Mulvey’s mistake puts Wildcats on restriction
As a first-year head coach, Sean Mulvey read and re-read the bulletin sent out to schools by the Colorado High School Activities Association that includes various rules and participation dates.
The Fruita Monument High School football coach, though, missed one key bullet point, and as a result, the Wildcats have been placed on restriction this season. As of now, they are ineligible for postseason play.
“It didn’t stick out to me when I read it,” Mulvey said of allowing the Wildcats to wear helmets during their voluntary team camp the week before the Aug. 15 official start of practice.
“You can wear (helmets) until July 31 and then it’s no equipment from August 1 until the first day of practice. It was clear when I looked at it again.”
Mulvey said the players wore helmets the first two days of their voluntary team camp the week of Aug. 8.
When school officials realized the Wildcats had violated a rule, they immediately reported it to CHSAA and started planning disciplinary action.
At first, Fruita Monument Athletic Director Denny Squibb and Mulvey discussed the Wildcats not wearing helmets the first two days when practice began Aug. 15, then delaying when the team went to full pads later that week.
However, Fruita is playing a “zero week” game, which had Squibb concerned about the players’ safety.
CHSAA rules call for the first two days of practice to be in helmets and jerseys only, then full pads the third day, but no player-to-player contact until the fourth day of practice.
Had they not gone to full pads until late last week, the Wildcats would have less than one week of full-contact drills before playing a game.
“(Mulvey) asked me what my thoughts were and I said ‘I won’t make that decision, CHSAA will.’ When does it become a safety issue? (CHSAA) had forgotten about the zero week, so they waived that penalty.”
The Wildcats play at Broomfield on Friday.
Zero week allows teams to schedule a game the weekend before the start of the regular season (Sept. 1) when scheduling conflicts would prevent them from playing a full season.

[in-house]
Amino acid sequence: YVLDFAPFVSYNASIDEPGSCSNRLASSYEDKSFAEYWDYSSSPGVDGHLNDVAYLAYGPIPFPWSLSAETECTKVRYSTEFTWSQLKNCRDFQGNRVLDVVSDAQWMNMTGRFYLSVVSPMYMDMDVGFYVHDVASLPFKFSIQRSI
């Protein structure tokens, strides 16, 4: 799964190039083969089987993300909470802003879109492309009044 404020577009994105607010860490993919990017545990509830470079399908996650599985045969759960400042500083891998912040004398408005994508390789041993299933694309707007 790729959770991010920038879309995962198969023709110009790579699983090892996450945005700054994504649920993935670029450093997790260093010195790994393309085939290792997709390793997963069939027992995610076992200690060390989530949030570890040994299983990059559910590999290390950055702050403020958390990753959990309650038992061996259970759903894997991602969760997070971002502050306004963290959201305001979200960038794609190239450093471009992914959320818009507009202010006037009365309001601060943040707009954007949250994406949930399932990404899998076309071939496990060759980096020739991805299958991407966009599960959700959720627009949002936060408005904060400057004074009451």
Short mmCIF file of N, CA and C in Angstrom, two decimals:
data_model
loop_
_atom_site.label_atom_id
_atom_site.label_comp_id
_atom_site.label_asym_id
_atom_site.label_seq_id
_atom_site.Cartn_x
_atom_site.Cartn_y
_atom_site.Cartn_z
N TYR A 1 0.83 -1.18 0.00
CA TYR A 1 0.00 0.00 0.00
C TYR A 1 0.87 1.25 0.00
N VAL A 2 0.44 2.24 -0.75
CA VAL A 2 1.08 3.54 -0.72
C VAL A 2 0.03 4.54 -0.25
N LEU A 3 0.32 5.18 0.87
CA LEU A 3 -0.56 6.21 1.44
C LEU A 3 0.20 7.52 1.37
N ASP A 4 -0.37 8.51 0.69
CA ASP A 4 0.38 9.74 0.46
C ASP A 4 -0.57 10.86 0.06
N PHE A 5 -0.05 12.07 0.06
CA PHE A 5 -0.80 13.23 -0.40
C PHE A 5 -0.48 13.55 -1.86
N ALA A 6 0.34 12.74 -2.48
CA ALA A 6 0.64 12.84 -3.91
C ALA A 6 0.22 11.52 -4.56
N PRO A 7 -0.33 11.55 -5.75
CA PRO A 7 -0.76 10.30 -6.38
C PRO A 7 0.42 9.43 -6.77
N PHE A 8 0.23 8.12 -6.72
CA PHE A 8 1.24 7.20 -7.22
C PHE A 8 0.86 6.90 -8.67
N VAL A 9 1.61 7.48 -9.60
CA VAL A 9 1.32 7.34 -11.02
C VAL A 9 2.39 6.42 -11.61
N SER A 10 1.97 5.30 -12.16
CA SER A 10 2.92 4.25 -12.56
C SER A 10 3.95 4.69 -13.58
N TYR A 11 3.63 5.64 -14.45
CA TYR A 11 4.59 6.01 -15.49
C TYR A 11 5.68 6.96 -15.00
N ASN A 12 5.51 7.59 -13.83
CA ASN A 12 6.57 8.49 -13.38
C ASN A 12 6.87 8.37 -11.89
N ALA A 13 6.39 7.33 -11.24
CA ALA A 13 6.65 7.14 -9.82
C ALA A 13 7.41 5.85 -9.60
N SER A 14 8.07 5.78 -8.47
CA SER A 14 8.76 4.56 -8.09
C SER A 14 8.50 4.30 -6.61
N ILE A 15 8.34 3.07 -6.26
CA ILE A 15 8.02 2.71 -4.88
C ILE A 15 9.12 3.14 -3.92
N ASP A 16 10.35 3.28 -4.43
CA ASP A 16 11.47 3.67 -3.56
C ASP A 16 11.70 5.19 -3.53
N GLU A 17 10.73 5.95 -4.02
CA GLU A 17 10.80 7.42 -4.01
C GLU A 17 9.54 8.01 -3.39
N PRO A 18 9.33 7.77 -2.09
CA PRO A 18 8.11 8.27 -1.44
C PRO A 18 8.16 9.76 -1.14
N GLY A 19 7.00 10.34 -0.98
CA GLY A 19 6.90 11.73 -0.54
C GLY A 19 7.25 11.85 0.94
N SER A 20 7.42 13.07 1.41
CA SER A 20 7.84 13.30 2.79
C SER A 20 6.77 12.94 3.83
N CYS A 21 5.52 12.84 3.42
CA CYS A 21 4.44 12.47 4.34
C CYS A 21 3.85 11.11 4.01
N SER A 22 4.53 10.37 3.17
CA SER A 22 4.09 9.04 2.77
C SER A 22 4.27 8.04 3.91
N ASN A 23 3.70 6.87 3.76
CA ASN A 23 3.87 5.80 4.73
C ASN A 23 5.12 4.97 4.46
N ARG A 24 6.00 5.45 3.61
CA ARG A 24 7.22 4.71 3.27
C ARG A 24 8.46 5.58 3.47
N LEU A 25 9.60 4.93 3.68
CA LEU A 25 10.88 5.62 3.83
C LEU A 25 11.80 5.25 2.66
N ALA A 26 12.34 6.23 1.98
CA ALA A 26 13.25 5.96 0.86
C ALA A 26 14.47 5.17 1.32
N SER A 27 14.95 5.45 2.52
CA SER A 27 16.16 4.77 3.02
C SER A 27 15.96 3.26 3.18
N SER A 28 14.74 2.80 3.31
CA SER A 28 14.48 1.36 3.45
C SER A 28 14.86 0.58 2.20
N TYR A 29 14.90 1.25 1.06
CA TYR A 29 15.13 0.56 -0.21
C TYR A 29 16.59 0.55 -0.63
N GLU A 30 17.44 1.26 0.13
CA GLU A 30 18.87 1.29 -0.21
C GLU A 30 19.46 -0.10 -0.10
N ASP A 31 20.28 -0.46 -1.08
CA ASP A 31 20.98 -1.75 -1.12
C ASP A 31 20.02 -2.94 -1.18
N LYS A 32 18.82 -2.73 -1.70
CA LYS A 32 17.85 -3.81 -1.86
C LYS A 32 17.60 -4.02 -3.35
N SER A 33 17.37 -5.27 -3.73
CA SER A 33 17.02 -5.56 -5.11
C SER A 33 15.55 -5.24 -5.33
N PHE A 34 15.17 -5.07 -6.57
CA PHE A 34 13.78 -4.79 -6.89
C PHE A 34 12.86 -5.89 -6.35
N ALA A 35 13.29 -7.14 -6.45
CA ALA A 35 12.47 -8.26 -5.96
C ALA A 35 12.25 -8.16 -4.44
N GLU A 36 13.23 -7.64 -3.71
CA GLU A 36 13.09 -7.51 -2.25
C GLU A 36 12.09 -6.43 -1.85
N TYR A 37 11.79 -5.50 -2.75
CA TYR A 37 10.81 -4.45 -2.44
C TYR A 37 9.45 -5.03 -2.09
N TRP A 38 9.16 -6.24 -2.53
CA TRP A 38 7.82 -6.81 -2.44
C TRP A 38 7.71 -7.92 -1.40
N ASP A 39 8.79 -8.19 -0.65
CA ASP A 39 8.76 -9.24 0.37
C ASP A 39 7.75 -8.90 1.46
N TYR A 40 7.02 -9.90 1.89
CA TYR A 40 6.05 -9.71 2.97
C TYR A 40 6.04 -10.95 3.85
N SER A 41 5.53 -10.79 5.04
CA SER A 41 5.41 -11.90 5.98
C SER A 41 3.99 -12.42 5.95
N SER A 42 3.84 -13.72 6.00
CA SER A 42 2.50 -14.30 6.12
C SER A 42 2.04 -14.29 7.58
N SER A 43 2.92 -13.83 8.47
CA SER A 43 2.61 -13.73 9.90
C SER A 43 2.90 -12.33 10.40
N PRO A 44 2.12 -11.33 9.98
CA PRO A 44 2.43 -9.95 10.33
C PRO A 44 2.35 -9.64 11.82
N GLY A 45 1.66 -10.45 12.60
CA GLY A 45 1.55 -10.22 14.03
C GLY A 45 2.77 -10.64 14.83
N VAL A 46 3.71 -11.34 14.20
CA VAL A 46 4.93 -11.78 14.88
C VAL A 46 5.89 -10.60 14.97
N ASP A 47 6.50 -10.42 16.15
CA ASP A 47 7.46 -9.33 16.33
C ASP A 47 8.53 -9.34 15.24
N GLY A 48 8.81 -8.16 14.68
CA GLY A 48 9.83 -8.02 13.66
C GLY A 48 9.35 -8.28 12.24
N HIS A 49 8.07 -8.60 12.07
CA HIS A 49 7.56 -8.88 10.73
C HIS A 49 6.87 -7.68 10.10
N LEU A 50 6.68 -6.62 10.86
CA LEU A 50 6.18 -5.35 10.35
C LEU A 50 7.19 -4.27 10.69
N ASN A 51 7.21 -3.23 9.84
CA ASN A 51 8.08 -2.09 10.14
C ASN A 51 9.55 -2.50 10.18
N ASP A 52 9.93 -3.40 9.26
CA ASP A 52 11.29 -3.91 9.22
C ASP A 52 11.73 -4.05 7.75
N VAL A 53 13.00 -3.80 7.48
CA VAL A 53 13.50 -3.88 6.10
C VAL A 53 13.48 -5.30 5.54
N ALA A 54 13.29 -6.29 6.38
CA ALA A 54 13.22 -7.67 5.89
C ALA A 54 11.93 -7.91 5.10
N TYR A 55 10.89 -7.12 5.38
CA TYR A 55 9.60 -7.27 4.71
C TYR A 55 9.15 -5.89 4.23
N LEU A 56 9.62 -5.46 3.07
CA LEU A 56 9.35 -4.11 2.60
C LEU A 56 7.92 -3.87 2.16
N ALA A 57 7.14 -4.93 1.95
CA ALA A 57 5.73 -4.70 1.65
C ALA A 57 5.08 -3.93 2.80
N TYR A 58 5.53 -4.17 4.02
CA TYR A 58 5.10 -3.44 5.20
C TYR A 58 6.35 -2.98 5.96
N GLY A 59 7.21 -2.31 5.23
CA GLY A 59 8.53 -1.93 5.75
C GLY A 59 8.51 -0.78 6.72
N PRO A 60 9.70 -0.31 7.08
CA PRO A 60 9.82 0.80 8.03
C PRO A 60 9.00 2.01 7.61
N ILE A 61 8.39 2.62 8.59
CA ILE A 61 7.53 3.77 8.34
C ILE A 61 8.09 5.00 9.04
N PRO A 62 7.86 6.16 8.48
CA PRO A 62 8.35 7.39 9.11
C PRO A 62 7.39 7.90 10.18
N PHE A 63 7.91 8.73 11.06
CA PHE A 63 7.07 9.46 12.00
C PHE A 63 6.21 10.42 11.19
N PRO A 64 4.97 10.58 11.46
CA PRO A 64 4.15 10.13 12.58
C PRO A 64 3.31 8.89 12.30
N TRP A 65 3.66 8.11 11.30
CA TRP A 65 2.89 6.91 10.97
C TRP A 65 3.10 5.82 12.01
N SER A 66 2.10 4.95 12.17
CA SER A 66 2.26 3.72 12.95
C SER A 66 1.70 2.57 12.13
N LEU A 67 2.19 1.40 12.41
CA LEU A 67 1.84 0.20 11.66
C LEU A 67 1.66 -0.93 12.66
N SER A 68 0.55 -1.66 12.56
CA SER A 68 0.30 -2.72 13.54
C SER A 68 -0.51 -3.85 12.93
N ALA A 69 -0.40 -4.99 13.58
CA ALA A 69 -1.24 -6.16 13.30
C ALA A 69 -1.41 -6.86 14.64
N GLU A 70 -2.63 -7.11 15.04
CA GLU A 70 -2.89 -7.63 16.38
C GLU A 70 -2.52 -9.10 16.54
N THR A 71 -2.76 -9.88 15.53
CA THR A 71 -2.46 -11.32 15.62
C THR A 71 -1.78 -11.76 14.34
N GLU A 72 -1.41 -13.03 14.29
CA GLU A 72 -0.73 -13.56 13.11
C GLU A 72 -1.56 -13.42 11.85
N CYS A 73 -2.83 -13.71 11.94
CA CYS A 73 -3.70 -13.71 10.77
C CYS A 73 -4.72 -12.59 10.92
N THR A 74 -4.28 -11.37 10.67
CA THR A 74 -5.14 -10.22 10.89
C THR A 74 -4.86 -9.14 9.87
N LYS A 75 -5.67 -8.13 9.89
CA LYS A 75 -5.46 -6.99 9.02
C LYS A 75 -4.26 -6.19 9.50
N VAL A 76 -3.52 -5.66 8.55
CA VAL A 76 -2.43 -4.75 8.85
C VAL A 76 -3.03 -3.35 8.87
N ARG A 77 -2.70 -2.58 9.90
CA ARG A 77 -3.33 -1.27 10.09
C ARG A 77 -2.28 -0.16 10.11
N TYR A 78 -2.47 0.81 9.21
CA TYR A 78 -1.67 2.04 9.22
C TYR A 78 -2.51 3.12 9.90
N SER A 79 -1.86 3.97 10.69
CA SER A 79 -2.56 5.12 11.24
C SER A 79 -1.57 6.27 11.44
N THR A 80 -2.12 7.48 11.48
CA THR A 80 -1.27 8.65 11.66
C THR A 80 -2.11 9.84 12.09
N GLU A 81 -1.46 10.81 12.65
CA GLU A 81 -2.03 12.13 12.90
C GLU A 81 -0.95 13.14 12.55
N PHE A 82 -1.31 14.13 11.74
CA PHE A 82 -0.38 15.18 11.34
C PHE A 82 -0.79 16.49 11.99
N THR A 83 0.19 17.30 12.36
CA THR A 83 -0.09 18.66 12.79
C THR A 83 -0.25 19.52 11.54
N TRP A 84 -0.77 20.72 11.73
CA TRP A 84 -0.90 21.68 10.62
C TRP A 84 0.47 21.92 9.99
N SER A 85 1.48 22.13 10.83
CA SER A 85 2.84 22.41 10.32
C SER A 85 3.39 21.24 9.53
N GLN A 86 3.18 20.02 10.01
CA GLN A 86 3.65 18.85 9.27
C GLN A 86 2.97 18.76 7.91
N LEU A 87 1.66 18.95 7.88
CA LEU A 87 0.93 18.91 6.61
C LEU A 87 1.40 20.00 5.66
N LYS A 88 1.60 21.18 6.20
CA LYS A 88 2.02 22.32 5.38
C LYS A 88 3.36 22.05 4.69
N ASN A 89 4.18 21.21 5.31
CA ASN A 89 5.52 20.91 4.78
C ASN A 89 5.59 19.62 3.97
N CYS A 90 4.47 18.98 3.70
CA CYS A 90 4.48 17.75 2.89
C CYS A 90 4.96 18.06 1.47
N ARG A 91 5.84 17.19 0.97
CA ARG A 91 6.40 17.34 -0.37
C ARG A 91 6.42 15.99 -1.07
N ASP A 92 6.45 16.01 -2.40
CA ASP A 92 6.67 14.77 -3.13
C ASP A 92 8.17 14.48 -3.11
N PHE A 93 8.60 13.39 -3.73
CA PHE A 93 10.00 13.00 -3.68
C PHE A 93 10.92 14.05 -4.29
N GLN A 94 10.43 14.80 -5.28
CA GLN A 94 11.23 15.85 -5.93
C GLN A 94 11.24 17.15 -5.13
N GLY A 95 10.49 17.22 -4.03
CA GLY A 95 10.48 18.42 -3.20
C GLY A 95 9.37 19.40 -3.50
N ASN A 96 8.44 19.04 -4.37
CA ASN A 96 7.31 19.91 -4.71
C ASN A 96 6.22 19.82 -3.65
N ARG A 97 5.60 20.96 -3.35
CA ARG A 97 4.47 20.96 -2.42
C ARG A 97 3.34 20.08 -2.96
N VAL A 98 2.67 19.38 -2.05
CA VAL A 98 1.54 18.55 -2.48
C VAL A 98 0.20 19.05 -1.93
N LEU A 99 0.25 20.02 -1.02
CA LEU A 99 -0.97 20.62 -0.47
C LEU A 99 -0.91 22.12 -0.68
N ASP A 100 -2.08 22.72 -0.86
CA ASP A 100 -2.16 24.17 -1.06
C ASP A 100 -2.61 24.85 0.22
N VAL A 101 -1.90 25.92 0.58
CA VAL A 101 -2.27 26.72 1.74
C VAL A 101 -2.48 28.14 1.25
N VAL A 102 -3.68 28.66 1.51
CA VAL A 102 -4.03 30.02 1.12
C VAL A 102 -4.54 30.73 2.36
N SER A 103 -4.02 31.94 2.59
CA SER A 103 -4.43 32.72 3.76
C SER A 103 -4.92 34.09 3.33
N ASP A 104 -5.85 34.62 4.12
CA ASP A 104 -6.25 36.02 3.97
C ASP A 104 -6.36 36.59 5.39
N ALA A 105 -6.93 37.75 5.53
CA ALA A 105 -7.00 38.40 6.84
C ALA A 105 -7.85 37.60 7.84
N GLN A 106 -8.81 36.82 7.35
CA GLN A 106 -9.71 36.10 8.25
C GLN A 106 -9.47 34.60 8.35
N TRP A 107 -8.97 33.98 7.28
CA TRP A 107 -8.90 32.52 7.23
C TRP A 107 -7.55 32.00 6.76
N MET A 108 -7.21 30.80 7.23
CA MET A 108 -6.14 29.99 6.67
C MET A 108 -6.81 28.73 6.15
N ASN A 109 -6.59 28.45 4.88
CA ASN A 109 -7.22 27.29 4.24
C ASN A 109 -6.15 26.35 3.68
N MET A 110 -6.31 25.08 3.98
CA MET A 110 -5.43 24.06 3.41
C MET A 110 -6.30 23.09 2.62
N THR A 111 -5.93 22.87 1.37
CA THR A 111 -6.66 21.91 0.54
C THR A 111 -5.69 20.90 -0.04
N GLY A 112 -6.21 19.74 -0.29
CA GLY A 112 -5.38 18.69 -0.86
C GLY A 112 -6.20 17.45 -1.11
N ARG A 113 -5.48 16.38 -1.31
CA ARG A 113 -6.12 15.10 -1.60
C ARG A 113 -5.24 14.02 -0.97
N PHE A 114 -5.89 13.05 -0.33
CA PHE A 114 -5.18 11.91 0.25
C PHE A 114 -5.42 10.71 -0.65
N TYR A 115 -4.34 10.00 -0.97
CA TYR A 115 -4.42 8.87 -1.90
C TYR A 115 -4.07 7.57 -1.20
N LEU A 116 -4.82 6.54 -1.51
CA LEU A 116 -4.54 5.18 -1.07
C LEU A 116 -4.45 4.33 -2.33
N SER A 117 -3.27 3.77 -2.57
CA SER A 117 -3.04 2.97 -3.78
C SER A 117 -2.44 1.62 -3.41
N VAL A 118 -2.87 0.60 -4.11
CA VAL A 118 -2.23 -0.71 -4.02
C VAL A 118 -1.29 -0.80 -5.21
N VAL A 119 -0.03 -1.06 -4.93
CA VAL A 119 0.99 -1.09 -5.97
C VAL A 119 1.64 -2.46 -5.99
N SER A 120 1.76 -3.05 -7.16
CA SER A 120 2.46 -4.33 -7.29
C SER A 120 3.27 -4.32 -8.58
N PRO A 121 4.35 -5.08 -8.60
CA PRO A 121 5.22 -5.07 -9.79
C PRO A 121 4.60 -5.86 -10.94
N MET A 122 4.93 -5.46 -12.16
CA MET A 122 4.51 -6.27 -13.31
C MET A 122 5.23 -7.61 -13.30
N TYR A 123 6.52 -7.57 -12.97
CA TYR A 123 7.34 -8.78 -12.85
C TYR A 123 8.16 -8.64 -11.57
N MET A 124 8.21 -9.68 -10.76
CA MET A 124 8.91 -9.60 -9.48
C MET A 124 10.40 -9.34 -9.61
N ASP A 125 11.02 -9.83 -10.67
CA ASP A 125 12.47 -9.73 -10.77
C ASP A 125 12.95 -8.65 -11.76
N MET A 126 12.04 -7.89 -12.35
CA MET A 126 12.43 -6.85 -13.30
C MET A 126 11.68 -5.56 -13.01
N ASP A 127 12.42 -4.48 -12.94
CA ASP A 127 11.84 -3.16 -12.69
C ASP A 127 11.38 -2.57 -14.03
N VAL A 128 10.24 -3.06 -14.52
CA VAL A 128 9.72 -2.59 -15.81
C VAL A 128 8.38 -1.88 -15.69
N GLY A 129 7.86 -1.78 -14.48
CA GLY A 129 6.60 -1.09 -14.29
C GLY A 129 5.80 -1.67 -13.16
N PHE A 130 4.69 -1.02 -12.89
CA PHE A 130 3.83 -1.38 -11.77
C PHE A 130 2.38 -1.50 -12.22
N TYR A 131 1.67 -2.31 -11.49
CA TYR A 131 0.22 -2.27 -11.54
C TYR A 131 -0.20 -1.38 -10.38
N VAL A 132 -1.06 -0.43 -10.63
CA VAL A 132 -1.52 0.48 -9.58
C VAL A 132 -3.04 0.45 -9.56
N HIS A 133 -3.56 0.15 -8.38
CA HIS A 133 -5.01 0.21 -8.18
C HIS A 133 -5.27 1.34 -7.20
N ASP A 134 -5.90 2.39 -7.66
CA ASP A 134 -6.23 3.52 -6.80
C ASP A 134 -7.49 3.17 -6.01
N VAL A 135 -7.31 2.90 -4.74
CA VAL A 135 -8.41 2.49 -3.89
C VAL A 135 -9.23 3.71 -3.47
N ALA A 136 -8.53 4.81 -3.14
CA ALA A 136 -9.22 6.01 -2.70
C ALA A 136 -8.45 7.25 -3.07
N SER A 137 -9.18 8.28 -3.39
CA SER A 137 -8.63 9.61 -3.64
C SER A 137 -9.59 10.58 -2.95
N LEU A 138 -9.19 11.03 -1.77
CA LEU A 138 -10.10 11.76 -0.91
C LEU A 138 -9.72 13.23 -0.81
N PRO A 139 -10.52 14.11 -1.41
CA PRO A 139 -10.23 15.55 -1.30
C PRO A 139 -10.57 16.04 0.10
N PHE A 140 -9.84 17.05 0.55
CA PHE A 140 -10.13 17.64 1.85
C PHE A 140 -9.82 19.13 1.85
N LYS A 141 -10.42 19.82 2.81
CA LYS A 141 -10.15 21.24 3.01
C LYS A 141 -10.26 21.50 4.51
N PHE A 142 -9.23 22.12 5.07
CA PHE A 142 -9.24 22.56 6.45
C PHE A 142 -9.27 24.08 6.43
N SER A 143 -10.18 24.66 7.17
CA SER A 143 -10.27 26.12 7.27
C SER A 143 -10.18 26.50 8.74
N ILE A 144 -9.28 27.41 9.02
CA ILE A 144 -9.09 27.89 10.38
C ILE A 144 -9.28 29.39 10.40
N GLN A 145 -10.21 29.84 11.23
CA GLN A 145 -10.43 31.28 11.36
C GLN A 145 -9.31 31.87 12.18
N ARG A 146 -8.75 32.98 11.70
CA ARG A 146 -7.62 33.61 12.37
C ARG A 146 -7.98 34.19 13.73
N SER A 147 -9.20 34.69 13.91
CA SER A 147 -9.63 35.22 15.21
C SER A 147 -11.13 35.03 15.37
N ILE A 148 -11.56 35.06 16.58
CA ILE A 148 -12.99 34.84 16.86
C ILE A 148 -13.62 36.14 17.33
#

Safety was foremost on Mulvey’s mind when he had the Wildcats wear helmets in camp.
“It was an oversight and I thought it would keep kids more safe,” he said. “As soon as we took them off, a couple of kids broke their noses getting hit in the face with the football.”
The Wildcats will petition CHSAA in October to be taken off restriction and become eligible for the playoffs. As long as the program doesn’t have any additional violations and has a plan in place to avoid any further instances, the restriction is usually lifted.
“In (Mulvey’s) defense, he was reading the bulletin and it said if you go to a team camp you can wear helmets, and that’s what he was going by, it was a team camp,” Squibb said. “But it says until July 31, and then you have to collect (helmets). I showed him where it was; he just read it wrong.”
Mulvey took responsibility for the mistake with his players.
“That’s where it falls on your shoulders,” he said. “Unfortunately the kids and the staff that have been working so hard has to pay the price with you. That’s part of the team mentality.
“I realize what I did and I talked to my kids. I made a mistake and it’s my fault. I have no one to look at but myself. I told them I was sorry and we’ll get it fixed.”